Transferred to the Arizona State Land Department in 1943.
The Soldier Settlement Act (Act) was enacted in 1919 to authorize acquisition of land suitable for reclamation and settlement in order to provide employment and rural homes for returning soldiers who had been honorably discharged. Those eligible for farms and farm laborer allotments included persons who “served with the armed forces of the United States in the European wars or other wars of the US, including former American citizens who served in allied armies against the Central Powers.” The measure provided for cooperative efforts between the state and federal government; established a “State Soldier Settlement Fund;” outlined a process to apply for land; and spelled out repayment obligations.
The Soldiers Settlement Board was created to: administer the program; acquire lands suitable for reclamation and settlement, including related infrastructure; exercise the power of eminent domain; furnish agricultural training to soldiers; share expenses with the federal government for supervision of programs provided by the federal government or the state agricultural college; and convey title to acquired land.
The Act indicated the State would provide the land for settlement and the federal government would provide funding to cover the costs of reclamation, improvements and equipment. The State’s expenditures were capped at 25 percent of the total purchase price of the land, the cost of reclamation, the cost of farm improvement, and the cost of implements, stock and other necessary equipment. Repayment of State expenses would be arranged by agreement with the federal agencies involved and monies would be deposited with the State Treasurer.
The process to acquire land required notice to the public and an evaluation of the suitability of the land for settlement purposes. The measure outlined provisions regarding subdivision of land, its preparation and settlement. The measure also addressed sale to qualified applicants, loans, payment of principal and interest, and transfer of title upon full payment.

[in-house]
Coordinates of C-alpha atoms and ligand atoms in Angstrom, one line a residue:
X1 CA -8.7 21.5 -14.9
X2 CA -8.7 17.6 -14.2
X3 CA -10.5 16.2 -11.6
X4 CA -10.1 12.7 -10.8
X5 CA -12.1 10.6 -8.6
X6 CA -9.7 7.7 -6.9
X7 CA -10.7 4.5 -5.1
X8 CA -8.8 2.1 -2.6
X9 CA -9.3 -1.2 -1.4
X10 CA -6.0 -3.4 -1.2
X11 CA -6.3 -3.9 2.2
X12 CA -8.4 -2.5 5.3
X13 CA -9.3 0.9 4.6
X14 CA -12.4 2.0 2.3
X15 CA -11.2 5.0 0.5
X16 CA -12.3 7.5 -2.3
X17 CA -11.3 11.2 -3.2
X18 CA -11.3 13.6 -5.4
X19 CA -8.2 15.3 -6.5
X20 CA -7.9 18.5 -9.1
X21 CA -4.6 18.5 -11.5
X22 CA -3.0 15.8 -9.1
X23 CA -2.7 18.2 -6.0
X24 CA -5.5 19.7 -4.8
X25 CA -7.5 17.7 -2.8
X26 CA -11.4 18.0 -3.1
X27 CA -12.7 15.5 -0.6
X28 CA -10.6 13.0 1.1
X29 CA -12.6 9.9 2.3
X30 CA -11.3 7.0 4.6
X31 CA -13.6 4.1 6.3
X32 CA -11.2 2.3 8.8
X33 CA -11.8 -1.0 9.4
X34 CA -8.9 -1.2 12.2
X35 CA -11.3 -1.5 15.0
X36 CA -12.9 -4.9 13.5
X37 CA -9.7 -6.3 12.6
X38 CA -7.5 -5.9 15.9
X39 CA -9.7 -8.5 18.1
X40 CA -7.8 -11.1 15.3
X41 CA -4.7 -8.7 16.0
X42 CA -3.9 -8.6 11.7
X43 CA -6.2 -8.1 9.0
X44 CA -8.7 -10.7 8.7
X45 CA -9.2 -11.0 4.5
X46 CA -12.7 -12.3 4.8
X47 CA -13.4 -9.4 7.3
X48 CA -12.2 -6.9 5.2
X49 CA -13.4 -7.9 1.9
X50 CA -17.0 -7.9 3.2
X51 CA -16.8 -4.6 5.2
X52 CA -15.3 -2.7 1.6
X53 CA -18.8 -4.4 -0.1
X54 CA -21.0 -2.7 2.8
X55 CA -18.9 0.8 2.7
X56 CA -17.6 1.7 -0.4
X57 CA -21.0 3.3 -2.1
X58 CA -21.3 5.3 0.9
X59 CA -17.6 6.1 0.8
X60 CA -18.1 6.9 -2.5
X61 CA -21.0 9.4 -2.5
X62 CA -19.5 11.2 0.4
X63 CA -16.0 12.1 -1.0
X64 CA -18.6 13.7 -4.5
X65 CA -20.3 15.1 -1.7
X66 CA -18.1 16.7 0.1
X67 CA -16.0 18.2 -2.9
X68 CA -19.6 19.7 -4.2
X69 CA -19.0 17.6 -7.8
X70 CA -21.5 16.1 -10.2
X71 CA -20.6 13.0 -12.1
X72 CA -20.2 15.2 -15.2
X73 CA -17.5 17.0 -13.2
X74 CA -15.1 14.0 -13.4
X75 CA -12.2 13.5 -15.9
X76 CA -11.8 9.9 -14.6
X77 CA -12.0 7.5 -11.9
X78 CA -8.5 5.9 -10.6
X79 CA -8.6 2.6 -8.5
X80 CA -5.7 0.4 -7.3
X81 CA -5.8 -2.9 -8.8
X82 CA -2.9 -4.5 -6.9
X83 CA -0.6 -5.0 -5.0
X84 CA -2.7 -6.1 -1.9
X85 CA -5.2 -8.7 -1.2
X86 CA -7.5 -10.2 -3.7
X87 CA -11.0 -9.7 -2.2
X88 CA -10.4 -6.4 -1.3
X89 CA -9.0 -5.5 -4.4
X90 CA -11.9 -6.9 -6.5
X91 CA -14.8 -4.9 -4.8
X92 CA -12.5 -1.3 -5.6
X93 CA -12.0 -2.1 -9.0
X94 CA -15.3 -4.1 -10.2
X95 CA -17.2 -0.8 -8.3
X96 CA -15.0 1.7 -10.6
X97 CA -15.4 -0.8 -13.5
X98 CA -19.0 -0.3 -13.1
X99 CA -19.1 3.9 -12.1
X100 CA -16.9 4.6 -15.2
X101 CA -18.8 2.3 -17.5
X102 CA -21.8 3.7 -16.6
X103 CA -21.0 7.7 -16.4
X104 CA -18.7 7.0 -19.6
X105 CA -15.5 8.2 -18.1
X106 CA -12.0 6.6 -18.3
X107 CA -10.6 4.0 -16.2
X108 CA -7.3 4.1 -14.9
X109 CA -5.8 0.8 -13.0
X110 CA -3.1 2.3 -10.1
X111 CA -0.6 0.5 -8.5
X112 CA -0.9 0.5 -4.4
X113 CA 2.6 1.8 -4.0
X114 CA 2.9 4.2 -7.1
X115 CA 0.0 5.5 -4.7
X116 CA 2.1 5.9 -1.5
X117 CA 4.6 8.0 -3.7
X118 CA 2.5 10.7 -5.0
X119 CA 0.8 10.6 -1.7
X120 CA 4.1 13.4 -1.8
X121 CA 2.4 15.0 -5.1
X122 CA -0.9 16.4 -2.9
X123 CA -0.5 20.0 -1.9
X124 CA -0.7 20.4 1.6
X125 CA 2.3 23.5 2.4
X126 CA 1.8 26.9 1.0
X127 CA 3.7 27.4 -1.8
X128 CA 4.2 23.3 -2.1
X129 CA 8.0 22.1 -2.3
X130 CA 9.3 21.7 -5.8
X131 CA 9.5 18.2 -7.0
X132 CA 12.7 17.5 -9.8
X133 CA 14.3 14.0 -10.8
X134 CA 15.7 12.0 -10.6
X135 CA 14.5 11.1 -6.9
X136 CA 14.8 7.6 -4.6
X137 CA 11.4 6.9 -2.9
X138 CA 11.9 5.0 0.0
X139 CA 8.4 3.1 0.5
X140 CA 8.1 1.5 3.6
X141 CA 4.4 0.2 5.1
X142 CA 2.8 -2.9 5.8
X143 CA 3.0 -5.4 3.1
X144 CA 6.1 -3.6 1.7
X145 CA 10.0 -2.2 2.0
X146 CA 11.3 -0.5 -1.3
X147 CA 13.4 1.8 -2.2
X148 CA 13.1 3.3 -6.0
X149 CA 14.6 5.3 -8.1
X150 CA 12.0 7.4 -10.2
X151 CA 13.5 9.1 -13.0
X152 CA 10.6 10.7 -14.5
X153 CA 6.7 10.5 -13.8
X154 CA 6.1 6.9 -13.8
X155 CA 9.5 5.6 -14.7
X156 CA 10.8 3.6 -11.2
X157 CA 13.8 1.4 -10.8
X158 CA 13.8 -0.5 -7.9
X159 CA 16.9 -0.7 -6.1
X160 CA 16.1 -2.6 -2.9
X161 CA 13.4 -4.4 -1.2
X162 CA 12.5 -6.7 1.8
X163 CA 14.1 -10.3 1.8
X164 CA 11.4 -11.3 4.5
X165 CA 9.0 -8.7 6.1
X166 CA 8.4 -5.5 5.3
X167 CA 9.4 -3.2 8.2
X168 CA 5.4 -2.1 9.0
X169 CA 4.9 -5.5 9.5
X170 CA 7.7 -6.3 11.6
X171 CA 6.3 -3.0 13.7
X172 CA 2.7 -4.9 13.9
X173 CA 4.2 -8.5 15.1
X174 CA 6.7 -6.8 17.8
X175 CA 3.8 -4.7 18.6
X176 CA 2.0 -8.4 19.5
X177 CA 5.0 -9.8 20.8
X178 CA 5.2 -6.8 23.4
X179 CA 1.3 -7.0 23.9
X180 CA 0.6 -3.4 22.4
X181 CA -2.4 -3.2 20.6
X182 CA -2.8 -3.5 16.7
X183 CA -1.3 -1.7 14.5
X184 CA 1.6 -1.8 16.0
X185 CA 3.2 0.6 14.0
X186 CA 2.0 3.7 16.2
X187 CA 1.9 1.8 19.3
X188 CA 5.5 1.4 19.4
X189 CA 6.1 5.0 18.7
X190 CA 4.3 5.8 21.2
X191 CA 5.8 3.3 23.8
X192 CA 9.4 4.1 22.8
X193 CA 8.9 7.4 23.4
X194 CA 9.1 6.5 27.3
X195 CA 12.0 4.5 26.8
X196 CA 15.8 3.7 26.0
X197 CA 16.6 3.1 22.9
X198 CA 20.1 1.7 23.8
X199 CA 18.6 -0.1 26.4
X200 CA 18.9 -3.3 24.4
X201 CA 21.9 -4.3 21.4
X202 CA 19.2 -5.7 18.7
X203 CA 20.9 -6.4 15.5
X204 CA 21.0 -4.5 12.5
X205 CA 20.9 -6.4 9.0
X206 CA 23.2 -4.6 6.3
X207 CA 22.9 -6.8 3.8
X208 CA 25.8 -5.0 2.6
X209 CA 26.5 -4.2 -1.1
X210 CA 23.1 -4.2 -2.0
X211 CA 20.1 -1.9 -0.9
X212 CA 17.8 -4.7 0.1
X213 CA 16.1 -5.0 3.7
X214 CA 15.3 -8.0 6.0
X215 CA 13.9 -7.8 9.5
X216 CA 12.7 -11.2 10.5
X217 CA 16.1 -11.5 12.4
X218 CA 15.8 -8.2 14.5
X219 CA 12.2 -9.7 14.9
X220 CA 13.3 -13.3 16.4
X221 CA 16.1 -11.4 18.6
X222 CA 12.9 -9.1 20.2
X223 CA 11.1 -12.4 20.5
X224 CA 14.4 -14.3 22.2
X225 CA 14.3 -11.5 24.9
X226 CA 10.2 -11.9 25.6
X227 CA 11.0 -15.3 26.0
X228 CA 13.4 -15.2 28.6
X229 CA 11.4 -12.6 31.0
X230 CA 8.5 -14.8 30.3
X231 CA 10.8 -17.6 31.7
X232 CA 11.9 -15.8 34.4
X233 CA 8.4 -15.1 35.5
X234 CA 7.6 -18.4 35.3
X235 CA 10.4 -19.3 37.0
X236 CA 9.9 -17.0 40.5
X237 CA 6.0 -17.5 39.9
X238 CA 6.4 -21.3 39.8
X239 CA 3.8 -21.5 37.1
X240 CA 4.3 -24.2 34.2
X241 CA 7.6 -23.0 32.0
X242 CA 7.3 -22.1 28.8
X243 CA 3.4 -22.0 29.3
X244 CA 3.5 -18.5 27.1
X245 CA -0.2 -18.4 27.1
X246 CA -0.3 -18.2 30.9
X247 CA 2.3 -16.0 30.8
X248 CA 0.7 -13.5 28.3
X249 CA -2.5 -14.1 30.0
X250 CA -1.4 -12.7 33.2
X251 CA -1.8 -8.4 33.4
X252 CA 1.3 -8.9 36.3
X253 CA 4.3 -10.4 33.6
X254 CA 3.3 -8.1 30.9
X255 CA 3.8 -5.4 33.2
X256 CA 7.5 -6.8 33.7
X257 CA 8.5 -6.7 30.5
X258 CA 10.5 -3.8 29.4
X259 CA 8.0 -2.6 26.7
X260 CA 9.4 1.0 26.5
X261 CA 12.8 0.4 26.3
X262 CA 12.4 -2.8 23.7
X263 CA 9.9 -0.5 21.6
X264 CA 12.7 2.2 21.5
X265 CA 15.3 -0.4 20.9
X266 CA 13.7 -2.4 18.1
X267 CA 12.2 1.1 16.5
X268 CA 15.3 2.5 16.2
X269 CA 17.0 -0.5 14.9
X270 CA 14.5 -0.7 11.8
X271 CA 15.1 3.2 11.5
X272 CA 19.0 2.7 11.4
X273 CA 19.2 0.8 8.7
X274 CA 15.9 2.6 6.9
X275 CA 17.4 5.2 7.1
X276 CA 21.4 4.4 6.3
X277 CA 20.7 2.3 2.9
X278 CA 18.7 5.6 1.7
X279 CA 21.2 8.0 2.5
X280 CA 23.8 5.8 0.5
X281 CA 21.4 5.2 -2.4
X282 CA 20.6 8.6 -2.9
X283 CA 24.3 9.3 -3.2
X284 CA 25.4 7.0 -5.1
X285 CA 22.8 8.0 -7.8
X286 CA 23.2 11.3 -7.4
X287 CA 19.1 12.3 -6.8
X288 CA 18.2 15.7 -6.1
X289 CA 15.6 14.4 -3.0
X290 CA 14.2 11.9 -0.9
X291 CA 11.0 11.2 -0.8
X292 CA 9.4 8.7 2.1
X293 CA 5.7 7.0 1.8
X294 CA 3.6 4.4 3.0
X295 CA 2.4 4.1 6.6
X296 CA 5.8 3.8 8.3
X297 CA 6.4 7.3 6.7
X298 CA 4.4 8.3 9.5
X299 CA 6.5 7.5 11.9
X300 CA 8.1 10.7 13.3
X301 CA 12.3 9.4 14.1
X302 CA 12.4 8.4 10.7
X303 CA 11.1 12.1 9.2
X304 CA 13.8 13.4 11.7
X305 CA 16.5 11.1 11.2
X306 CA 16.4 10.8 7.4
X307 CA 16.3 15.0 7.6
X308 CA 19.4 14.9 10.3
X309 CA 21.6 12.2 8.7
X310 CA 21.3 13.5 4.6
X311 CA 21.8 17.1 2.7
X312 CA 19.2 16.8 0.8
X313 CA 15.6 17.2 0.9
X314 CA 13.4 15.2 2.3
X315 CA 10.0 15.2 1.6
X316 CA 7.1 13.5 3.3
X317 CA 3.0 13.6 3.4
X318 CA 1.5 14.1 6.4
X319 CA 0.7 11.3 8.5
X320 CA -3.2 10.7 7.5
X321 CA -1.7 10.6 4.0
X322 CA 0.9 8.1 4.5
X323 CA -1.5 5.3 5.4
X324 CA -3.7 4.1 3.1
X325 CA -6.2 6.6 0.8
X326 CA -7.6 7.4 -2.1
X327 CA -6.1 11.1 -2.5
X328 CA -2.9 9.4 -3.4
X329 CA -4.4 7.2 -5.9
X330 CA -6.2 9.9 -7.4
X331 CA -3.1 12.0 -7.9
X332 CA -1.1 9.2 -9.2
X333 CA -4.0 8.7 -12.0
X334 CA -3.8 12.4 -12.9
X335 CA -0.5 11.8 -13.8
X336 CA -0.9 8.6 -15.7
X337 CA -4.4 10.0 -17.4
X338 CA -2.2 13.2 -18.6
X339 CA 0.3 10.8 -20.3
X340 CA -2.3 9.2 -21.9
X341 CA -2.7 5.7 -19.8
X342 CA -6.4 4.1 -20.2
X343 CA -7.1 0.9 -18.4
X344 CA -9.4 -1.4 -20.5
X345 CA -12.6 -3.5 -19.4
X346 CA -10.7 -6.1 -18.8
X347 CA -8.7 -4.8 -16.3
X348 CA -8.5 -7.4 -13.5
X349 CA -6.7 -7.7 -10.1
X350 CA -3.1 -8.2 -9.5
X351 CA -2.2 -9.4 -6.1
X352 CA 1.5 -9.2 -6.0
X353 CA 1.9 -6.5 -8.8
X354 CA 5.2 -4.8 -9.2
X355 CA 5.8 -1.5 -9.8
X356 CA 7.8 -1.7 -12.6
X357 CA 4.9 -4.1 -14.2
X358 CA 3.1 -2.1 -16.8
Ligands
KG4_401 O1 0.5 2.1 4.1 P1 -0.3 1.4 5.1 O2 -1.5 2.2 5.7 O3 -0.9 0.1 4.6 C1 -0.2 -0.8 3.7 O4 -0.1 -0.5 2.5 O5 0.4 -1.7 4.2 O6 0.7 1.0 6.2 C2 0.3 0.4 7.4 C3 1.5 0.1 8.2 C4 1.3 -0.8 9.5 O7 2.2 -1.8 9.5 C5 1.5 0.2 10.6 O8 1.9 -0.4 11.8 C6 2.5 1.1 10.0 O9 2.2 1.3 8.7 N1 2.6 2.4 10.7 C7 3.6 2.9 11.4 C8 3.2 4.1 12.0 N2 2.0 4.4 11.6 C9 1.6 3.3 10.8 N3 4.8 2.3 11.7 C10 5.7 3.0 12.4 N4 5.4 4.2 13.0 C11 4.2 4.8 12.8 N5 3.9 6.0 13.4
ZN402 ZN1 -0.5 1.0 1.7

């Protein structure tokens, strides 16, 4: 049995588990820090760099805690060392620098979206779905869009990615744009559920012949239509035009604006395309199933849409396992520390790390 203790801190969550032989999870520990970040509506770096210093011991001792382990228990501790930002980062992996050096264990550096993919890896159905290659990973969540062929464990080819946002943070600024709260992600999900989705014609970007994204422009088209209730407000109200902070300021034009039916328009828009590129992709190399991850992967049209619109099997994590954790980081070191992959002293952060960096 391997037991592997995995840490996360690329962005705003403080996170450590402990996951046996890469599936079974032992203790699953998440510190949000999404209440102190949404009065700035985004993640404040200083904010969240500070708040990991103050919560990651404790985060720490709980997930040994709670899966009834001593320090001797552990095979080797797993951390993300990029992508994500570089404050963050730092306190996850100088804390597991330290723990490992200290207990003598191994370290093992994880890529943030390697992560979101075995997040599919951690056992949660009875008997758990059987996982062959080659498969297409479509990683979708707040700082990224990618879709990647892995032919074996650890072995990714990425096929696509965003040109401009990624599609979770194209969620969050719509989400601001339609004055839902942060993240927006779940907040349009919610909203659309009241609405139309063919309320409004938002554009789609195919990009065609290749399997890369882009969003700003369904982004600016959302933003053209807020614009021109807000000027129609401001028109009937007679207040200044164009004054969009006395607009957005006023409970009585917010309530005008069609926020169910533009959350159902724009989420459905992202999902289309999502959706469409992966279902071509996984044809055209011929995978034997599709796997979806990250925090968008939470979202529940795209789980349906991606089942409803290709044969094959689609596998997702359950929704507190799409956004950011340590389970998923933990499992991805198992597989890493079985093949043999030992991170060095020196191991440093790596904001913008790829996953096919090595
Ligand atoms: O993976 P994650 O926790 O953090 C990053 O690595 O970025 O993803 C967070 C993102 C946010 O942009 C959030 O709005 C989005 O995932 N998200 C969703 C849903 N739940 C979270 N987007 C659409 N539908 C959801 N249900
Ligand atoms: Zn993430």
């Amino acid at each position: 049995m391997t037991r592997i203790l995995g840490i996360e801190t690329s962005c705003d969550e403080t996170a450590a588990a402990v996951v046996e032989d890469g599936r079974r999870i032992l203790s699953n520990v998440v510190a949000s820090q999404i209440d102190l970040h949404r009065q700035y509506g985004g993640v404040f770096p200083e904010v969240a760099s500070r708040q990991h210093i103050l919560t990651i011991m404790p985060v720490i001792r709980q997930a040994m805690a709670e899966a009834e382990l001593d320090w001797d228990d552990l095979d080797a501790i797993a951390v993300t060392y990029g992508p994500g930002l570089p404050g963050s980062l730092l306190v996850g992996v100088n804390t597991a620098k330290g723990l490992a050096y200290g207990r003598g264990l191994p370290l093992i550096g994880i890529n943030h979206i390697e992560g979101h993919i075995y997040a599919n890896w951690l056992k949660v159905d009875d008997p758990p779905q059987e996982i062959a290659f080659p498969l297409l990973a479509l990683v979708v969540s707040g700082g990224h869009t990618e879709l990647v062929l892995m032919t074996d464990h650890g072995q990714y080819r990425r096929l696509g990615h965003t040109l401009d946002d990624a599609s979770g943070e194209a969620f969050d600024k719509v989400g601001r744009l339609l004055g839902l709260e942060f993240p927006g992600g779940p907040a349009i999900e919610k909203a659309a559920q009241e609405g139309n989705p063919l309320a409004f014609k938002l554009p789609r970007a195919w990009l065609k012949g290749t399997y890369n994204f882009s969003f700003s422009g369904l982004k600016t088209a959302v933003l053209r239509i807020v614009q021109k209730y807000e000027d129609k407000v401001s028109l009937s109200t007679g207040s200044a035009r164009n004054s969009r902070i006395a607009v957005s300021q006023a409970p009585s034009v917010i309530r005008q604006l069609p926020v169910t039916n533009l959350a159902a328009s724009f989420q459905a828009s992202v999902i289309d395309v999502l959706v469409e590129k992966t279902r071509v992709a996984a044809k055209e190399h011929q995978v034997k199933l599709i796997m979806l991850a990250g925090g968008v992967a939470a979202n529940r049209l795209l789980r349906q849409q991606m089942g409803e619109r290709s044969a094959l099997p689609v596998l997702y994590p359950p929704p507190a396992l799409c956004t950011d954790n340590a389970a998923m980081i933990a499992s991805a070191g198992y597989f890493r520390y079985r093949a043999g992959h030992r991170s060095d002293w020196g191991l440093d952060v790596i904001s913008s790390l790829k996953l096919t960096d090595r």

The Board was required to submit an annual report each December to the Governor and the U.S. Secretary of Interior.
In 1921 the Act was revised and the Soldier Settlement Board was renamed the Arizona Land Settlement Commission. In 1943, powers and duties were transferred to the State Land Department and the State Land Commissioner assumed responsibility for the program.
Laws 1919, Chapter 141 established the Soldier Settlement Board, composed of the members and officers of the State Land Department and outlined Board duties. The Board was authorized to cooperate with federal agencies engaged in work of a similar character and administer the program. The law outlined specific requirements regarding acquisition, improvements and sale of land.
In 1921 the law was rewritten as the “Arizona Land Settlement Act.” The Board was renamed the “Arizona Land Settlement Commission.” The measure included an appropriation of $50,000 in fiscal year 1921-1922 and $50,000 in fiscal year 1922-1923. See Laws 1921, Chapter 58.
In 1943 the jurisdiction, authority and duties of the Arizona Land Settlement Commission were transferred to the State Land Department. The State Land Commissioner was designated as the Soldier Settlement Commissioner and all assistants, agents and employees of the State Land Department were required to perform duties as directed by the Commissioner. See Laws 1943, Chapter 28.
- Session Laws
- Laws 1919, Chapter 141
- Laws 1921, Chapter 58
- Laws 1943, Chapter 28
- 12th Annual Arizona State Land Department Annual Report, January 1, 1923 to June 30, 1924. Page 15-22. Print. (Note: Subsequent reports also mention the Settlement Commission.)